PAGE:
On Pilgrimage Again: Protest, Place and the Nation’s Others in "Refugee Tales"

Berger, Matthias (27 June 2019). On Pilgrimage Again: Protest, Place and the Nation’s Others in "Refugee Tales" (Unpublished). In: International Medievalisms Conference. Maynooth. 27-29 June 2019.

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Medievalism has lately resumed its function as a receptacle for both statements of national identity and the processes of exclusion by which such identity is upheld. Nationalism is notoriously suspicious of the international migrant. This paper explores the British Refugee Tales project (2015-), which consists mainly of two collections of collaborative short stories by refugees and established writers and a series of protest walks in solidarity with refugees and detainees. Telling international stories of forcible displacement and precarious arrival, Refugee Tales’ invocation of Chaucer’s pilgrimage arguably radically reimagines, but does not fully eliminate, the national medieval framework. Looking for inspiration to an author who has been canonised as articulating a benevolent vernacular Englishness, it searches for a new language that is welcoming beyond the confines of nationhood. Similarly, Refugee Tales attempts to reclaim physically memory sites of the nation such as Runnymede (of Magna Carta fame) and the “ancient pathways” trodden by Chaucer’s fictional pilgrims in favour of a positive reinterpretation – and decriminalisation – of “the pleasure and necessity of movement”. Paradoxically, then, the medievalism of Refugee Tales harnesses meanings of long national continuity and rootedness to make its case for an accommodation of migrants’ experiences of discontinuity and deracination.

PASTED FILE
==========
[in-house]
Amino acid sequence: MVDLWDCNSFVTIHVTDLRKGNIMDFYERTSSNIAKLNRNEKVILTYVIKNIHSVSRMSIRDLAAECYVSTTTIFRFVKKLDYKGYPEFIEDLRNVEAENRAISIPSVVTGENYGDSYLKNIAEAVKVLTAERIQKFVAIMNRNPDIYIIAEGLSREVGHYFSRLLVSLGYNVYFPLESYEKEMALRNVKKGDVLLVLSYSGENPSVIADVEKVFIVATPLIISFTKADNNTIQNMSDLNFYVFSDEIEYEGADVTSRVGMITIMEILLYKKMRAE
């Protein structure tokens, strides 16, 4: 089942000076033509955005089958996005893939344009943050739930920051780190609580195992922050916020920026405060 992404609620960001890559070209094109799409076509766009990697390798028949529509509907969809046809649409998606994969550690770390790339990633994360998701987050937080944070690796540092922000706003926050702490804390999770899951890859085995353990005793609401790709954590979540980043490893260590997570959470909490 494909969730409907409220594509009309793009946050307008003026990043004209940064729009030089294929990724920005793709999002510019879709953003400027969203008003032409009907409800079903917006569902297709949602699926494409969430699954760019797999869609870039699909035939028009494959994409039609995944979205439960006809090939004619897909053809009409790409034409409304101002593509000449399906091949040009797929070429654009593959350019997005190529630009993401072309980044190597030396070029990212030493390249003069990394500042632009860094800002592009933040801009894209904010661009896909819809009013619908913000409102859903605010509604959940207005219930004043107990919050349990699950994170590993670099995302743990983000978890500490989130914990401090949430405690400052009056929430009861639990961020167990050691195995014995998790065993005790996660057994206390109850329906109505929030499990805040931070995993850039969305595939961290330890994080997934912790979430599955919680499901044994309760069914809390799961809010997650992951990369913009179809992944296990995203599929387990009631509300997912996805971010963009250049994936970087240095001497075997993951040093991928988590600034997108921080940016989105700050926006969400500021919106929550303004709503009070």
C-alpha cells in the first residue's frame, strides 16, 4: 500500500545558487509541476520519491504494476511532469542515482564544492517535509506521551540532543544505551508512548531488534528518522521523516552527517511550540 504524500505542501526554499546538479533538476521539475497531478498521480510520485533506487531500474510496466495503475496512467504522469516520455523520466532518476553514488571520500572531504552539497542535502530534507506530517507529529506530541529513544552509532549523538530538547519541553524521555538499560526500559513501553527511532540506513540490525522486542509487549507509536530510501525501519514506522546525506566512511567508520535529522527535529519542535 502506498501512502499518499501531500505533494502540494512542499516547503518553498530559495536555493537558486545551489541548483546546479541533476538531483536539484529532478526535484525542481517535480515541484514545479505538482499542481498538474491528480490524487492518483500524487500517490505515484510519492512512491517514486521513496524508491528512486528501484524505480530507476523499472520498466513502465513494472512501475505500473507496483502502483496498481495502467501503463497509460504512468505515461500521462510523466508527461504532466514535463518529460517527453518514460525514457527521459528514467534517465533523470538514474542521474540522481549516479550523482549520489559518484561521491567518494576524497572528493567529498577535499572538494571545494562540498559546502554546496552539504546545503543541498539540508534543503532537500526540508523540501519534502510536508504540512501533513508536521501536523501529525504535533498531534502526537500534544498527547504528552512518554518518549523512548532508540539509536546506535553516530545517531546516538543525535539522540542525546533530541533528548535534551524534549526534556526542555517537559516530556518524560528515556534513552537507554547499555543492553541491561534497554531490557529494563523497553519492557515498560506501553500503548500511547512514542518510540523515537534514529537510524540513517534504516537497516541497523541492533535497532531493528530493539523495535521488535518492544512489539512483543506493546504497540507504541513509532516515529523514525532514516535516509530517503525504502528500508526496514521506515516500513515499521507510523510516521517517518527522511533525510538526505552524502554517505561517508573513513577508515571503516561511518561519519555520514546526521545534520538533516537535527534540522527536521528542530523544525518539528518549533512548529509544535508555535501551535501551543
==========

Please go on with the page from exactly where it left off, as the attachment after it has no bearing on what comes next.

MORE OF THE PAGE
Item Type:

Conference or Workshop Item (Paper)

Division/Institute:

06 Faculty of Humanities > Department of Linguistics and Literary Studies > Institute of English Languages and Literatures
06 Faculty of Humanities > Department of Linguistics and Literary Studies > Institute of English Languages and Literatures > Modern English Literature
06 Faculty of Humanities > Department of Linguistics and Literary Studies > Institute of English Languages and Literatures > Old English

Graduate School:

Graduate School of the Humanities (GSH)

UniBE Contributor:

Berger, Matthias

Subjects:

800 Literature, rhetoric & criticism > 820 English & Old English literatures
400 Language > 420 English & Old English languages

Language:

English

Submitter:

Matthias Berger

Date Deposited:

13 Dec 2019 08:43

Last Modified:

13 Dec 2019 08:43

Uncontrolled Keywords:

medievalism; national identity; Chaucer; Refugee Tales; Magna Carta; migration; indefinite detention

URI:

https://boris.unibe.ch/id/eprint/136328

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